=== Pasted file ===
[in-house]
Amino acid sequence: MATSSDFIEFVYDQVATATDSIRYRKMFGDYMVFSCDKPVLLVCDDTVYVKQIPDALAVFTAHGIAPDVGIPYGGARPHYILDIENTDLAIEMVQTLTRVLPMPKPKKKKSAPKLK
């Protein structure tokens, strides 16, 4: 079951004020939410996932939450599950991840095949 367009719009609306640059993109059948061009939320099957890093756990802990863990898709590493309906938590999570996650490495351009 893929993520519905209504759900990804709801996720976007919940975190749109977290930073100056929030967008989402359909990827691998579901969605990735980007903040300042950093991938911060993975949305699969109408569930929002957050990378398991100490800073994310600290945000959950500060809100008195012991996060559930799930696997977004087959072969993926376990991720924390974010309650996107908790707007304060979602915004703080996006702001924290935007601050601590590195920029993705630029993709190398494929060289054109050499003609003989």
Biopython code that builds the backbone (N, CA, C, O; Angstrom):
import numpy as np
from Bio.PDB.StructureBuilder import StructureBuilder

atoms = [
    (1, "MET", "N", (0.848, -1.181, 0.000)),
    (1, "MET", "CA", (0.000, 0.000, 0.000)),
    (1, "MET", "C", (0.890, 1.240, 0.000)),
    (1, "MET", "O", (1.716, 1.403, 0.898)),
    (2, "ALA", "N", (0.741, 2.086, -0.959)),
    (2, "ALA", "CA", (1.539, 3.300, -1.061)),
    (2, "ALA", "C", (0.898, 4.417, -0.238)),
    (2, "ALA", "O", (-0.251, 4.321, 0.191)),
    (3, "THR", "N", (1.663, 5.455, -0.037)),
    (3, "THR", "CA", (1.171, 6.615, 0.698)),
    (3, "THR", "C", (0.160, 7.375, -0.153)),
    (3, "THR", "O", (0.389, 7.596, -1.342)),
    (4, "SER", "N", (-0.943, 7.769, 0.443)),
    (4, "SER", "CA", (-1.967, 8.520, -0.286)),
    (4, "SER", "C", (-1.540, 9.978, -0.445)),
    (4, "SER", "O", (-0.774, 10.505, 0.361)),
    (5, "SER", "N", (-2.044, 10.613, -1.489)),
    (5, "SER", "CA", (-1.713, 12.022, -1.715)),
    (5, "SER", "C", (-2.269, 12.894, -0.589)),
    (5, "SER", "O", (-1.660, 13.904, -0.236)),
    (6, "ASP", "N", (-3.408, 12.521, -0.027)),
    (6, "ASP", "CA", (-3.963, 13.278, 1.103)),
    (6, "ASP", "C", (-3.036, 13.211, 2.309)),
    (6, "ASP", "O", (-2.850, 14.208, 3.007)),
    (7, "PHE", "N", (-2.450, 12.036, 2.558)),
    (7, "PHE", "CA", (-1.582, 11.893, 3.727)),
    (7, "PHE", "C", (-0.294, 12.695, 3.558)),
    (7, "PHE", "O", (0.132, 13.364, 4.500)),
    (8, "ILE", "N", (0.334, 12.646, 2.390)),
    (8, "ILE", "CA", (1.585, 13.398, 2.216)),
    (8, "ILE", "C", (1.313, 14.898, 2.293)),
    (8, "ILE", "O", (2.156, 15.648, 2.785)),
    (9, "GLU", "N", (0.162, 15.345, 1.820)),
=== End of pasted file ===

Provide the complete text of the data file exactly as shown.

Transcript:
[in-house]
Amino acid sequence: MATSSDFIEFVYDQVATATDSIRYRKMFGDYMVFSCDKPVLLVCDDTVYVKQIPDALAVFTAHGIAPDVGIPYGGARPHYILDIENTDLAIEMVQTLTRVLPMPKPKKKKSAPKLK
């Protein structure tokens, strides 16, 4: 079951004020939410996932939450599950991840095949 367009719009609306640059993109059948061009939320099957890093756990802990863990898709590493309906938590999570996650490495351009 893929993520519905209504759900990804709801996720976007919940975190749109977290930073100056929030967008989402359909990827691998579901969605990735980007903040300042950093991938911060993975949305699969109408569930929002957050990378398991100490800073994310600290945000959950500060809100008195012991996060559930799930696997977004087959072969993926376990991720924390974010309650996107908790707007304060979602915004703080996006702001924290935007601050601590590195920029993705630029993709190398494929060289054109050499003609003989």
Biopython code that builds the backbone (N, CA, C, O; Angstrom):
import numpy as np
from Bio.PDB.StructureBuilder import StructureBuilder

atoms = [
    (1, "MET", "N", (0.848, -1.181, 0.000)),
    (1, "MET", "CA", (0.000, 0.000, 0.000)),
    (1, "MET", "C", (0.890, 1.240, 0.000)),
    (1, "MET", "O", (1.716, 1.403, 0.898)),
    (2, "ALA", "N", (0.741, 2.086, -0.959)),
    (2, "ALA", "CA", (1.539, 3.300, -1.061)),
    (2, "ALA", "C", (0.898, 4.417, -0.238)),
    (2, "ALA", "O", (-0.251, 4.321, 0.191)),
    (3, "THR", "N", (1.663, 5.455, -0.037)),
    (3, "THR", "CA", (1.171, 6.615, 0.698)),
    (3, "THR", "C", (0.160, 7.375, -0.153)),
    (3, "THR", "O", (0.389, 7.596, -1.342)),
    (4, "SER", "N", (-0.943, 7.769, 0.443)),
    (4, "SER", "CA", (-1.967, 8.520, -0.286)),
    (4, "SER", "C", (-1.540, 9.978, -0.445)),
    (4, "SER", "O", (-0.774, 10.505, 0.361)),
    (5, "SER", "N", (-2.044, 10.613, -1.489)),
    (5, "SER", "CA", (-1.713, 12.022, -1.715)),
    (5, "SER", "C", (-2.269, 12.894, -0.589)),
    (5, "SER", "O", (-1.660, 13.904, -0.236)),
    (6, "ASP", "N", (-3.408, 12.521, -0.027)),
    (6, "ASP", "CA", (-3.963, 13.278, 1.103)),
    (6, "ASP", "C", (-3.036, 13.211, 2.309)),
    (6, "ASP", "O", (-2.850, 14.208, 3.007)),
    (7, "PHE", "N", (-2.450, 12.036, 2.558)),
    (7, "PHE", "CA", (-1.582, 11.893, 3.727)),
    (7, "PHE", "C", (-0.294, 12.695, 3.558)),
    (7, "PHE", "O", (0.132, 13.364, 4.500)),
    (8, "ILE", "N", (0.334, 12.646, 2.390)),
    (8, "ILE", "CA", (1.585, 13.398, 2.216)),
    (8, "ILE", "C", (1.313, 14.898, 2.293)),
    (8, "ILE", "O", (2.156, 15.648, 2.785)),
    (9, "GLU", "N", (0.162, 15.345, 1.820)),